The House has already passed a farm programs-only version of the farm bill, while the Senate’s farm bill contains both farm and nutrition programs. Prior to leaving on recess, the Senate named 12 conferees from the Agriculture Committee to meet with their counterparts in the House, once the House leadership names its set of conferees.
The August recess offers another chance for dairy farmers to tell lawmakers how important it is to pass a farm bill that includes the dairy policy reforms endorsed by the Senate in June. This message can be delivered in the coming weeks at August town hall and Congress-on-your-corner meetings, Labor Day parades, individual office meetings, and so forth.
Once Congress returns to Capitol Hill after Labor Day, the time frame in which to pass a compromise bill is limited. Many farm programs, including the MILC program, expire September 30th. Further complicating things, the current agriculture appropriations measure expires the same day.
The price support program is authorized through December 31st, after which permanent law likely would be activated, potentially resulting in much higher support levels for a variety of farm commodities, including milk.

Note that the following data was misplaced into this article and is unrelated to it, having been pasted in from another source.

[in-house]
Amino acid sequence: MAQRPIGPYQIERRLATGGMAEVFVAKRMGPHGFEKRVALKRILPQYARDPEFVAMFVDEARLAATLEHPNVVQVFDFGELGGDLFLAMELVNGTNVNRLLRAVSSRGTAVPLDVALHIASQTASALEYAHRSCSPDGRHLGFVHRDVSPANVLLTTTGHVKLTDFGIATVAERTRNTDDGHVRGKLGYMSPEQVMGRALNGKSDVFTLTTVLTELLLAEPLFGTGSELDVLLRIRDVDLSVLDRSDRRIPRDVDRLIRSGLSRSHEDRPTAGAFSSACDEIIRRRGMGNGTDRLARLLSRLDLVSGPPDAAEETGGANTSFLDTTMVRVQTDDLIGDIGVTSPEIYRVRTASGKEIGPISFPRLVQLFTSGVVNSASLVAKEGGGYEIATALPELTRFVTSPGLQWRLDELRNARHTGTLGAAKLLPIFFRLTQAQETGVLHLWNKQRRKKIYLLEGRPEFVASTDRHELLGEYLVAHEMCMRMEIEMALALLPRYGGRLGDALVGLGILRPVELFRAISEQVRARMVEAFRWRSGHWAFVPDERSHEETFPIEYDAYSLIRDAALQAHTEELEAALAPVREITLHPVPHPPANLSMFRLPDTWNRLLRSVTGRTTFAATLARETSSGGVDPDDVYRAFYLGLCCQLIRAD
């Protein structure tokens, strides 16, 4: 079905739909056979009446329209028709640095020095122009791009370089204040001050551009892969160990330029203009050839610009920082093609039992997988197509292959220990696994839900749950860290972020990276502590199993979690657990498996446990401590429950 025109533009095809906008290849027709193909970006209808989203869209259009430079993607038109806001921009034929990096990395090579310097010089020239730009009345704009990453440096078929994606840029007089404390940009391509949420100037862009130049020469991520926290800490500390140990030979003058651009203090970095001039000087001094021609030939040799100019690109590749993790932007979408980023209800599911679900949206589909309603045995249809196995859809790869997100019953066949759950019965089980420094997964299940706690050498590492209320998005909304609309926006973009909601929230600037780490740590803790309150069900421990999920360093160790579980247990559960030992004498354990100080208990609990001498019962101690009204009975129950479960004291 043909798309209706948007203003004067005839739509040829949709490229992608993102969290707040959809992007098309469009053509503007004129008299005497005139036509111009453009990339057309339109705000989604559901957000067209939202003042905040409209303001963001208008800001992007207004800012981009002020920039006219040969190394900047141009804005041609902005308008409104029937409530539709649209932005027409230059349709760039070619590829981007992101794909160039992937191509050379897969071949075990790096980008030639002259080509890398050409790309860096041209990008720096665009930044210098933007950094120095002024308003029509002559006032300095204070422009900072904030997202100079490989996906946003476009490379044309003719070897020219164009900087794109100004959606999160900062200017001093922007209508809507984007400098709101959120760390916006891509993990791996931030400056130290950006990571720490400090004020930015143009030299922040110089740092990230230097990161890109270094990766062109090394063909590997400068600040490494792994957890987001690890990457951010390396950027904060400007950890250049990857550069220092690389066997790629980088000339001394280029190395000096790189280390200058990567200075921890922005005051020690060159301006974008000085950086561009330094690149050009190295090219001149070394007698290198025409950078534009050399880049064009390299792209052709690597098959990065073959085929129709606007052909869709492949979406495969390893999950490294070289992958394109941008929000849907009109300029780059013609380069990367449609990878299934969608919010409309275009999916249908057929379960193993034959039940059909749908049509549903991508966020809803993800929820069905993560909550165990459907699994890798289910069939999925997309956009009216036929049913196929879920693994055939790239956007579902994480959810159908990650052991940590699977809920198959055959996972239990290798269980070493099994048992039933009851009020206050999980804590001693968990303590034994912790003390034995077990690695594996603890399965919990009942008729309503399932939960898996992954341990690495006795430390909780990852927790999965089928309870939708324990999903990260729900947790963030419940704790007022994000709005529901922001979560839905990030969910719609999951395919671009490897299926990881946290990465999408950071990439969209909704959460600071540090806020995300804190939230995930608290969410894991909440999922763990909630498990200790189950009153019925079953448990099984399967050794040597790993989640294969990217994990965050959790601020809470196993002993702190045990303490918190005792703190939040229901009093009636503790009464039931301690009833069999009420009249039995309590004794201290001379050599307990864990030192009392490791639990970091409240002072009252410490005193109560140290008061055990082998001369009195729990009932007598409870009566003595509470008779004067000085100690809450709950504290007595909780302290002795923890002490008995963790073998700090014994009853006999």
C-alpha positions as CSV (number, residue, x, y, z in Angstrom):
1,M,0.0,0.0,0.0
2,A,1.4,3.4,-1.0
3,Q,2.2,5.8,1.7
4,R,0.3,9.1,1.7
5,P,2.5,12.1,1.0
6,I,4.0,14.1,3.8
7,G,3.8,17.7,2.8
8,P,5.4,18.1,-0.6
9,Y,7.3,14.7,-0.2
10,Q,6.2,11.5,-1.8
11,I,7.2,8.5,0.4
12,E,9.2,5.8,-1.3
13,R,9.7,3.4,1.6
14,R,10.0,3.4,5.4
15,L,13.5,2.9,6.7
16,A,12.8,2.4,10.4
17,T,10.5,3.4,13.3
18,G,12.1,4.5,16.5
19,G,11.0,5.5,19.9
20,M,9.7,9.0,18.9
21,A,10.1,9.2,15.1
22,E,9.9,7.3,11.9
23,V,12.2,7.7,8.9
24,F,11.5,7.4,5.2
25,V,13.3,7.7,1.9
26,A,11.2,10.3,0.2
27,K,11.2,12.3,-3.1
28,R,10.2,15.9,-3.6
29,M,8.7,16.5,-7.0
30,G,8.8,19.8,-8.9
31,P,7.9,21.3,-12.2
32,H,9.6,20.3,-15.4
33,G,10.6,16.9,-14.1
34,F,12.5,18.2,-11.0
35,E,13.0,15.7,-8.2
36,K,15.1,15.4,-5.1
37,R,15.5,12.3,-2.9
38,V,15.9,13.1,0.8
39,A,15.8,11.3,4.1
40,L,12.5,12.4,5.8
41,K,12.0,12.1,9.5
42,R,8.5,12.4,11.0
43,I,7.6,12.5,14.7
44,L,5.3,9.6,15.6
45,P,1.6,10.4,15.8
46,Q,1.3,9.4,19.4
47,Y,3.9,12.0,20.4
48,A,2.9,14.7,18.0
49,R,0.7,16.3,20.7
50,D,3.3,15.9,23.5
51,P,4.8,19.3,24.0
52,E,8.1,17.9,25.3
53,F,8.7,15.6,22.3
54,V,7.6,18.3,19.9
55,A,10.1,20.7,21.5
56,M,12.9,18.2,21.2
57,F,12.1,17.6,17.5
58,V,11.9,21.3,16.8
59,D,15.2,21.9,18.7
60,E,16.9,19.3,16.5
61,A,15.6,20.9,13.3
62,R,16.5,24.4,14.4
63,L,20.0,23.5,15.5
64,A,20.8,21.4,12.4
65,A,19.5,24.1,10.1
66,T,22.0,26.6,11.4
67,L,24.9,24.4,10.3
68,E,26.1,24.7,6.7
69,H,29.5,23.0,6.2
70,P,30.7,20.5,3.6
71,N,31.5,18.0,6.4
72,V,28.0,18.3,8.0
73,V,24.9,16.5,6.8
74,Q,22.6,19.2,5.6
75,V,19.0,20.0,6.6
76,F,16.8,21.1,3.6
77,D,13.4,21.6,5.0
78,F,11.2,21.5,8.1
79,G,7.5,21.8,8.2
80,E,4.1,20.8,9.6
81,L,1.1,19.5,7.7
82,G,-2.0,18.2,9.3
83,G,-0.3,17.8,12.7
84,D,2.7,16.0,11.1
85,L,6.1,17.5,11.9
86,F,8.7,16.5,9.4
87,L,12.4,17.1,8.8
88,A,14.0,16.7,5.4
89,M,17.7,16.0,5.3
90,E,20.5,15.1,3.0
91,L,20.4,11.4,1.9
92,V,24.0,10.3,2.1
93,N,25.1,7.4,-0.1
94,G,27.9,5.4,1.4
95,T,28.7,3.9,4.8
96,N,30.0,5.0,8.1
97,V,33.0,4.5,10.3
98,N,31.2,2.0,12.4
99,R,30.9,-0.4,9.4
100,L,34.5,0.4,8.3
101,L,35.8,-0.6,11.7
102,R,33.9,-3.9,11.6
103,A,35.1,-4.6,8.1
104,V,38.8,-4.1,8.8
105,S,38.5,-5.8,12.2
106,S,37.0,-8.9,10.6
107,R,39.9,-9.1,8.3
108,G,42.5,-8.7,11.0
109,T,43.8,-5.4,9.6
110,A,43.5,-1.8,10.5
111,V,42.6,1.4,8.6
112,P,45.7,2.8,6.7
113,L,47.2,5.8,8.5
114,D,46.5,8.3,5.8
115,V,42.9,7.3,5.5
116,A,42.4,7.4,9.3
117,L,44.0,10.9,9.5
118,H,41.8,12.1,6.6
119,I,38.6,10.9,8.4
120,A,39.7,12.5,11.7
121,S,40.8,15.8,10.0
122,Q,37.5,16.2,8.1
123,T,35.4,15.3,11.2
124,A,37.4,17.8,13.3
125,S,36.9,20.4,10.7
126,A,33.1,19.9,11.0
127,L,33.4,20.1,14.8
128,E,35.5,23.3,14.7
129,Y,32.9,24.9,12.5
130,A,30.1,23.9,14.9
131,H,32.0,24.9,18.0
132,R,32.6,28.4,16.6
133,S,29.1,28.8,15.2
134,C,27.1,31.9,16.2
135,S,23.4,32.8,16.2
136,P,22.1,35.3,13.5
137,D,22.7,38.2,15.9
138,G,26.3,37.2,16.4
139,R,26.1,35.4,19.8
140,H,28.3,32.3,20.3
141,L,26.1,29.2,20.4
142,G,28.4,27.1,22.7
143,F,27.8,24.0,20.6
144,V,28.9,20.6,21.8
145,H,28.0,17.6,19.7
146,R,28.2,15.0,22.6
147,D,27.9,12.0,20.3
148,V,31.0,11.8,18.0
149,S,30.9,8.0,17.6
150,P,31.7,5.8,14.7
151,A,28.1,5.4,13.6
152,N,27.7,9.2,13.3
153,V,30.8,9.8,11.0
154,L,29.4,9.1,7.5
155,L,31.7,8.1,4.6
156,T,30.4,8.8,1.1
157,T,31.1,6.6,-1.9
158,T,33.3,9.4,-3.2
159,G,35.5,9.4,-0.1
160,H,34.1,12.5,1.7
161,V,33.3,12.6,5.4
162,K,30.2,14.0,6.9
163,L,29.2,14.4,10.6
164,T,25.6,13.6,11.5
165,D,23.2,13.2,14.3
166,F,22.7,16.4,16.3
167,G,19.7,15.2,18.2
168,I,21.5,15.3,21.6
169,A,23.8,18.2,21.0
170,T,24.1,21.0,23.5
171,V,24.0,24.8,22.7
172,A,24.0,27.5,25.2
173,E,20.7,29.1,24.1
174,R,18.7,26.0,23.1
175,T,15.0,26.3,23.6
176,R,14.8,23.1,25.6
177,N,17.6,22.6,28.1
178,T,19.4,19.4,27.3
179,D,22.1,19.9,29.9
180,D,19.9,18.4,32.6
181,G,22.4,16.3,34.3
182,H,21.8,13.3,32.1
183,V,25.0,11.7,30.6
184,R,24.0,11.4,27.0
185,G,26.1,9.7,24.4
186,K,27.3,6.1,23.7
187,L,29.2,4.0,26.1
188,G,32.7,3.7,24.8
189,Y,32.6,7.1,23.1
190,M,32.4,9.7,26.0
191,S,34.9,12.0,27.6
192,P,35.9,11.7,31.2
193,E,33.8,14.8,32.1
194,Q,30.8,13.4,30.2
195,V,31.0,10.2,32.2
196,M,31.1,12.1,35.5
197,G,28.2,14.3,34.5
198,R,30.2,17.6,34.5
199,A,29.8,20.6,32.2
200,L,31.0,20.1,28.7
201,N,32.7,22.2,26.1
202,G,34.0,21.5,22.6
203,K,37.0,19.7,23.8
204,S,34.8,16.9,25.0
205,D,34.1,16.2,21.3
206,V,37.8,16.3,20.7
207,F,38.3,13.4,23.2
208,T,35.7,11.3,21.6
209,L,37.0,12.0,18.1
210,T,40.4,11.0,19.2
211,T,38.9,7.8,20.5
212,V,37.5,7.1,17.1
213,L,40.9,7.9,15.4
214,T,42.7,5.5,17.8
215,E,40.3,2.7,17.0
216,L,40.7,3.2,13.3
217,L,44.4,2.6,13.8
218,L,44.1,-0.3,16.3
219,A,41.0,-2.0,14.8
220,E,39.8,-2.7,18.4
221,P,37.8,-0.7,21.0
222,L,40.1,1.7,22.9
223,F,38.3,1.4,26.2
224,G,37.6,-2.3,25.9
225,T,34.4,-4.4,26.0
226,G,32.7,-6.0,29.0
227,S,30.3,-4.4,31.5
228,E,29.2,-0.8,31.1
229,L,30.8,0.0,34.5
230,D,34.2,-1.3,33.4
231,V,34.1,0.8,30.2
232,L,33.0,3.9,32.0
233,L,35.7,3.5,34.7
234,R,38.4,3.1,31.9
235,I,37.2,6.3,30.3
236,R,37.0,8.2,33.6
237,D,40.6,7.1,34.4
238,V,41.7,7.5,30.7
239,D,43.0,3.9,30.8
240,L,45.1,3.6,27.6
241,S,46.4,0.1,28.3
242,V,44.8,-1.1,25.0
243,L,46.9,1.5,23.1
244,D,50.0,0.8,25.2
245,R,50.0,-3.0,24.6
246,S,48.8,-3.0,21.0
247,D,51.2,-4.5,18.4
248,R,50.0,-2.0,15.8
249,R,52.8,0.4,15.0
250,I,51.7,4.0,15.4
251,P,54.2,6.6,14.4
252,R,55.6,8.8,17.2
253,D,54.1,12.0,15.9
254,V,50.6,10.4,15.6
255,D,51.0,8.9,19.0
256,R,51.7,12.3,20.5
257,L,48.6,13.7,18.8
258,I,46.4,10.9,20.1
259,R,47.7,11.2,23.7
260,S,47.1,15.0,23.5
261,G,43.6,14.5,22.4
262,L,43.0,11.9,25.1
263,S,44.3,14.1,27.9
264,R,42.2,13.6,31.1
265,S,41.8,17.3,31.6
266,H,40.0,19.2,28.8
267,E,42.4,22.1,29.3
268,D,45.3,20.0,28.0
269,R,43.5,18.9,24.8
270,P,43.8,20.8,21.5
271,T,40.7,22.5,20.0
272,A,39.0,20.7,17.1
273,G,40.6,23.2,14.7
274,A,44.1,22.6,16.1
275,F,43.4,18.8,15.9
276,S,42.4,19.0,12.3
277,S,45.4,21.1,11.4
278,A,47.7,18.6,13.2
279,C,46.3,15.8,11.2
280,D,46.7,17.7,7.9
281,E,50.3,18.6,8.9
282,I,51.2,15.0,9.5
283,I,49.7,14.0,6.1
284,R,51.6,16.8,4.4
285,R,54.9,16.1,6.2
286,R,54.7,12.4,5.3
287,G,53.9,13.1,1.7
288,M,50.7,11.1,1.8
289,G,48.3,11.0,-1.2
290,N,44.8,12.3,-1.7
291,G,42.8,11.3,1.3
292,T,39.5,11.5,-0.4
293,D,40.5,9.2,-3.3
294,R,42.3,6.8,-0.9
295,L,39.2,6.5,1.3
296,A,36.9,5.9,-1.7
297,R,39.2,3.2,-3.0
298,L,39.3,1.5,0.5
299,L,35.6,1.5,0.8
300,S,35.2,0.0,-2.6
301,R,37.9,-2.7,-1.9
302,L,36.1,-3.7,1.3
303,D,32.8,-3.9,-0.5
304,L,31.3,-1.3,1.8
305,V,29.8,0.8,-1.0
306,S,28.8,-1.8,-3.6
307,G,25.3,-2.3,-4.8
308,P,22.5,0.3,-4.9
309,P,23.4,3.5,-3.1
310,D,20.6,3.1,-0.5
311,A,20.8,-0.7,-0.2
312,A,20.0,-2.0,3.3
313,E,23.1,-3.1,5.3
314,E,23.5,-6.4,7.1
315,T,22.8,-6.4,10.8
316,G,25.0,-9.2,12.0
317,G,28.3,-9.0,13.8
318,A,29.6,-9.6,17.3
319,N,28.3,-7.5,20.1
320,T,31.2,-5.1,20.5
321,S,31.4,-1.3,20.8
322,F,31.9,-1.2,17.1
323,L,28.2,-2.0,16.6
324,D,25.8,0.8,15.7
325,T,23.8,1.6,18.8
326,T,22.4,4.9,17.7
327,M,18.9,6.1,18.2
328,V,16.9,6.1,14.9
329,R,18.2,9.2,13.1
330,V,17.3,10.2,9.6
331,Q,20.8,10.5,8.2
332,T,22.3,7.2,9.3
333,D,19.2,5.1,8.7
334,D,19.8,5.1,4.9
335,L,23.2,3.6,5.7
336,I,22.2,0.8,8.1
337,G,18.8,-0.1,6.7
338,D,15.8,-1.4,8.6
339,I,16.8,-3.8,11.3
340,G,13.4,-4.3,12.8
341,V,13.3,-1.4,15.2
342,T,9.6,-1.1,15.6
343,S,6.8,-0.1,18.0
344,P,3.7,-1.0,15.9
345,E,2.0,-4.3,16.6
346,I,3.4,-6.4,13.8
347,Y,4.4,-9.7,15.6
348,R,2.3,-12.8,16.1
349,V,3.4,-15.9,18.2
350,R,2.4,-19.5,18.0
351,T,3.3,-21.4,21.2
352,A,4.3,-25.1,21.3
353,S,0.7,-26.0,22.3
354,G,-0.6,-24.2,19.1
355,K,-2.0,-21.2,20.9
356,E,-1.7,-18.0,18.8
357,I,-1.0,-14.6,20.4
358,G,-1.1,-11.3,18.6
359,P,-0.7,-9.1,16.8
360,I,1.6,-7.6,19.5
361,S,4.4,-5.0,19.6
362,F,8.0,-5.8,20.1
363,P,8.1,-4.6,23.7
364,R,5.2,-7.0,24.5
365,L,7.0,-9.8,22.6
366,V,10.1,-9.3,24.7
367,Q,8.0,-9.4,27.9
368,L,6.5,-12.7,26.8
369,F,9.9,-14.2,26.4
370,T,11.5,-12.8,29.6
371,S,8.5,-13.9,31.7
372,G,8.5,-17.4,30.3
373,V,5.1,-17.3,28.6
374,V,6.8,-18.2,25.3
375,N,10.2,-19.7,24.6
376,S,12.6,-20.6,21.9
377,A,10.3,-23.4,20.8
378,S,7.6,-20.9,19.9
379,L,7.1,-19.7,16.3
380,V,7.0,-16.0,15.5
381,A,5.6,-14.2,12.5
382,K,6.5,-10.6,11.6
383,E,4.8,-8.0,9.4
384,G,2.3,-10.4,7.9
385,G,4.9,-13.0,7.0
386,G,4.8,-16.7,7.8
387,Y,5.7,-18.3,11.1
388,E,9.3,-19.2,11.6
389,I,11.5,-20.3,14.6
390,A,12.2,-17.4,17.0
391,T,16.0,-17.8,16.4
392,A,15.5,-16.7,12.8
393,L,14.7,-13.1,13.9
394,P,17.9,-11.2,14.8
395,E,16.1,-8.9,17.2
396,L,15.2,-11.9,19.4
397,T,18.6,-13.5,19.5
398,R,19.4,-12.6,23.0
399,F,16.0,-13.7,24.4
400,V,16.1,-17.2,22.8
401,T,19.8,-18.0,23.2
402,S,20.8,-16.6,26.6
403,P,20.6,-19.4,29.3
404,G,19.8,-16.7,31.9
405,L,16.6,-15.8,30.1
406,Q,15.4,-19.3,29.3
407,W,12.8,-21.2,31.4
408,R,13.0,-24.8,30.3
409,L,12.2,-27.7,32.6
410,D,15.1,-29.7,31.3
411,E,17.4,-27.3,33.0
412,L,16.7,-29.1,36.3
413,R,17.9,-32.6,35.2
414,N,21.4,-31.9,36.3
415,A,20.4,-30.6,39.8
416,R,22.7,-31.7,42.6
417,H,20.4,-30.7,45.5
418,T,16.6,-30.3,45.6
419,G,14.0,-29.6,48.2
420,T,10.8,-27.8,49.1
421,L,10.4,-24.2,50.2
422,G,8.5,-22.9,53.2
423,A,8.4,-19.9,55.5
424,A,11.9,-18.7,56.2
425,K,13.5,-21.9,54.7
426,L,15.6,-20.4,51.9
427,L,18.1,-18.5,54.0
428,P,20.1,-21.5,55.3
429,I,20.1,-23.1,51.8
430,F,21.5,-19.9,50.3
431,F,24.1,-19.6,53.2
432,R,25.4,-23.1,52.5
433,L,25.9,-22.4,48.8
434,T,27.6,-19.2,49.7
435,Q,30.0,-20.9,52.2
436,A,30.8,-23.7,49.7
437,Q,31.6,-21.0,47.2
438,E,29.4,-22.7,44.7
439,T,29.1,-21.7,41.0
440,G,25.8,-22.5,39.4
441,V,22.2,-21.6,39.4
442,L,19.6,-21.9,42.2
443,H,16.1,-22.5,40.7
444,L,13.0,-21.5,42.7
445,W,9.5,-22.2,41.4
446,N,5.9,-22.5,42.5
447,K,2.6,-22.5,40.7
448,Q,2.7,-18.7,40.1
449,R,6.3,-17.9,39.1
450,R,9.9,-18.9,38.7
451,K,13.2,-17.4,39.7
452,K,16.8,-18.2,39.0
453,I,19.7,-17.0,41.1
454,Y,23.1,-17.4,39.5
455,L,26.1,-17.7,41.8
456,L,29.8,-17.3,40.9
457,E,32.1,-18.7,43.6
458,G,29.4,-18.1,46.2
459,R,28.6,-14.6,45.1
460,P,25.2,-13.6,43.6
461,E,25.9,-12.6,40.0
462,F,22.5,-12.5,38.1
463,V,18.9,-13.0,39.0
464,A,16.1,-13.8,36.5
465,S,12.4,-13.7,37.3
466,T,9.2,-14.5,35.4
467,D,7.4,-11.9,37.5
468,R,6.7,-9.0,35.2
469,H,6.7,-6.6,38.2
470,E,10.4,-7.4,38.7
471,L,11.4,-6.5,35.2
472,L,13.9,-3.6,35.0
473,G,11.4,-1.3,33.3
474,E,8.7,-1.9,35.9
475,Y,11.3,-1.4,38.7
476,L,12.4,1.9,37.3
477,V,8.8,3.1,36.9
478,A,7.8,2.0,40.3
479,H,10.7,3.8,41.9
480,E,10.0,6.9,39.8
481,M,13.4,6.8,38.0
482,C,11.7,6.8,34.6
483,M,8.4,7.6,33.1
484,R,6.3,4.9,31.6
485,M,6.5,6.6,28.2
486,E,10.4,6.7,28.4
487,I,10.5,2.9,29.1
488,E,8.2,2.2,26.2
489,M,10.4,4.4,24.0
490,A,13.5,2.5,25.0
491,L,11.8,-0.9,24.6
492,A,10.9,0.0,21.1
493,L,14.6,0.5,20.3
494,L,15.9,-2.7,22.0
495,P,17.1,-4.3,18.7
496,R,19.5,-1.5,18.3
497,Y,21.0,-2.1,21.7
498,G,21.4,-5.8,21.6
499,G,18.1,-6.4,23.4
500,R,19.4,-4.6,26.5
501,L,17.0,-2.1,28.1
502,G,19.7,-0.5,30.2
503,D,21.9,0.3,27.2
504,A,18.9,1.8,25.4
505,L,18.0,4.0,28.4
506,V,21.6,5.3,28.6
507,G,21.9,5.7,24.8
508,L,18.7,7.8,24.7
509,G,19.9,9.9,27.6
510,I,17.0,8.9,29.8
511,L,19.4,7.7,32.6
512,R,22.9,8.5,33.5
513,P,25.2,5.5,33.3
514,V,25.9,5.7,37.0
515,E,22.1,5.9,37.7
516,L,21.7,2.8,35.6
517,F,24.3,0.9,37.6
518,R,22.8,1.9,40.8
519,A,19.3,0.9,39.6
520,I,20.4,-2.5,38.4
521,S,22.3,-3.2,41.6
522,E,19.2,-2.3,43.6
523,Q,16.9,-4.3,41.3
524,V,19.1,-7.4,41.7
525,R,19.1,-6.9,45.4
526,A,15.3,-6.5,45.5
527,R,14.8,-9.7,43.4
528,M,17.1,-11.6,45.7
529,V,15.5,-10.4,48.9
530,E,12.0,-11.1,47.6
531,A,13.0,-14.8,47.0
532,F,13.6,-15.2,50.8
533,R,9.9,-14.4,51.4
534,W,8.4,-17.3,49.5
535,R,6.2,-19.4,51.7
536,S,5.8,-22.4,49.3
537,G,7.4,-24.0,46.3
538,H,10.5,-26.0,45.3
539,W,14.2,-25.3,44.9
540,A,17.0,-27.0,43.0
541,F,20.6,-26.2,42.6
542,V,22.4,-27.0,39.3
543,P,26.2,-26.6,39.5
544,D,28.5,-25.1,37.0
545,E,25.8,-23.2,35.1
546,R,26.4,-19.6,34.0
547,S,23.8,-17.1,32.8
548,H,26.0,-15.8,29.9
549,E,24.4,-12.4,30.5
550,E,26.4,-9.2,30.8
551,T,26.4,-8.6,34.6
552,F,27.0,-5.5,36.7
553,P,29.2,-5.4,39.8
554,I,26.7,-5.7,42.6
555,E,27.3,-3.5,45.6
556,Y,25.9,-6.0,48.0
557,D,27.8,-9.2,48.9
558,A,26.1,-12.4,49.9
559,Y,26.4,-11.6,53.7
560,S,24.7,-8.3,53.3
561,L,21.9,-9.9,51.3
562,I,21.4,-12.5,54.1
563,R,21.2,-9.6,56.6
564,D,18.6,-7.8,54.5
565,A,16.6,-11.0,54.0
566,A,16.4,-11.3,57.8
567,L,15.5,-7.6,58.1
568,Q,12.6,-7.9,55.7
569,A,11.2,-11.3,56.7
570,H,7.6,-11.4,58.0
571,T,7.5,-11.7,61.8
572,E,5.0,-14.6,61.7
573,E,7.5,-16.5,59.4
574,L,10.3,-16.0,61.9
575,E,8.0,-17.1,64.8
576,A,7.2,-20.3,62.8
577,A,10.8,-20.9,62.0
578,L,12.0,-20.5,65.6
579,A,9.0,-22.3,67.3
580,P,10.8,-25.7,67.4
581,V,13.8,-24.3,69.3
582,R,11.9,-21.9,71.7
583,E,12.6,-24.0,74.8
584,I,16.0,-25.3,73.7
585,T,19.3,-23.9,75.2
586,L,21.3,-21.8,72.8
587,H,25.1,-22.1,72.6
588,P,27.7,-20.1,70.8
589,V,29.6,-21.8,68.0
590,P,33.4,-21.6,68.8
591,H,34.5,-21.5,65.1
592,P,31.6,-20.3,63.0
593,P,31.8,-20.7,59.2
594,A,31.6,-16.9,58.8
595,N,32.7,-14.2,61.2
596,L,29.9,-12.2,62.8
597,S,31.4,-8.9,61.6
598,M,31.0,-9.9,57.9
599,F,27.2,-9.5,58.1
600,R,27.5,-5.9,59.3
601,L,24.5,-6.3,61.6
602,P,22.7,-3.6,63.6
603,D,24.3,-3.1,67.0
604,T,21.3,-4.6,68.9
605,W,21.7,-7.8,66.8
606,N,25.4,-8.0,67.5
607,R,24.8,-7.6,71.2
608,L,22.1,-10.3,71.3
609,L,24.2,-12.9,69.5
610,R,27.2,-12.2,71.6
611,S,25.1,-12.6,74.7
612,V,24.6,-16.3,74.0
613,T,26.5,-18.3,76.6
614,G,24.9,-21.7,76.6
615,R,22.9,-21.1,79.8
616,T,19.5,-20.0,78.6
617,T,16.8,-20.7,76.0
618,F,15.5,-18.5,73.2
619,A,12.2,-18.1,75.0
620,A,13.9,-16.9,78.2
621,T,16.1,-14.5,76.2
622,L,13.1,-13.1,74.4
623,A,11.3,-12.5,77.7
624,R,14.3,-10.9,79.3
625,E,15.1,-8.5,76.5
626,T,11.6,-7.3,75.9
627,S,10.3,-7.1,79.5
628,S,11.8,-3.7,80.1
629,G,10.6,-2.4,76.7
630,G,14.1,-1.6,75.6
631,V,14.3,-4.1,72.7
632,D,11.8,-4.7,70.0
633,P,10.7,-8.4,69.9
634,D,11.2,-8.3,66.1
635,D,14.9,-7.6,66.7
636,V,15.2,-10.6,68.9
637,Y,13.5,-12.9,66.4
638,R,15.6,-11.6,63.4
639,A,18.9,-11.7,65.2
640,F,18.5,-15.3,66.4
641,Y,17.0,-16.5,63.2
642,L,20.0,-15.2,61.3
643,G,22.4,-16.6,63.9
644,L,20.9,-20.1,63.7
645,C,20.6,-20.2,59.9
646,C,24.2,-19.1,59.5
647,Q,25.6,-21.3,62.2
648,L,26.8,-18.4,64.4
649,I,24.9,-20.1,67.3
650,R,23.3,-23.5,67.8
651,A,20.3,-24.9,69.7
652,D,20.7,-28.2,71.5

3 Key Messages for Legislators in August
Here are three key reasons why Congress must enact the Senate dairy reform provisions over those in the House bill:
- The Senate provides an effective dairy safety net at low cost, while the House does not. The House bill encourages milk supplies to build up and prices to plummet. Without a market stabilization program, the House margin insurance plan will threaten the viability of dairy farming.
- The Senate dairy title is fiscally responsible, while the House version is not. The House bill creates a new, open-ended dairy subsidy. Taxpayer costs would have been $1 billion higher under the House bill, had it been in effect over the last four years.
- Contrary to misleading statements from dairy processors, the Senate dairy provisions will not hurt consumers. Had it been in effect between 2009 and 2012 the Senate bill would cost the average American family only 25 cents extra per year for dairy products.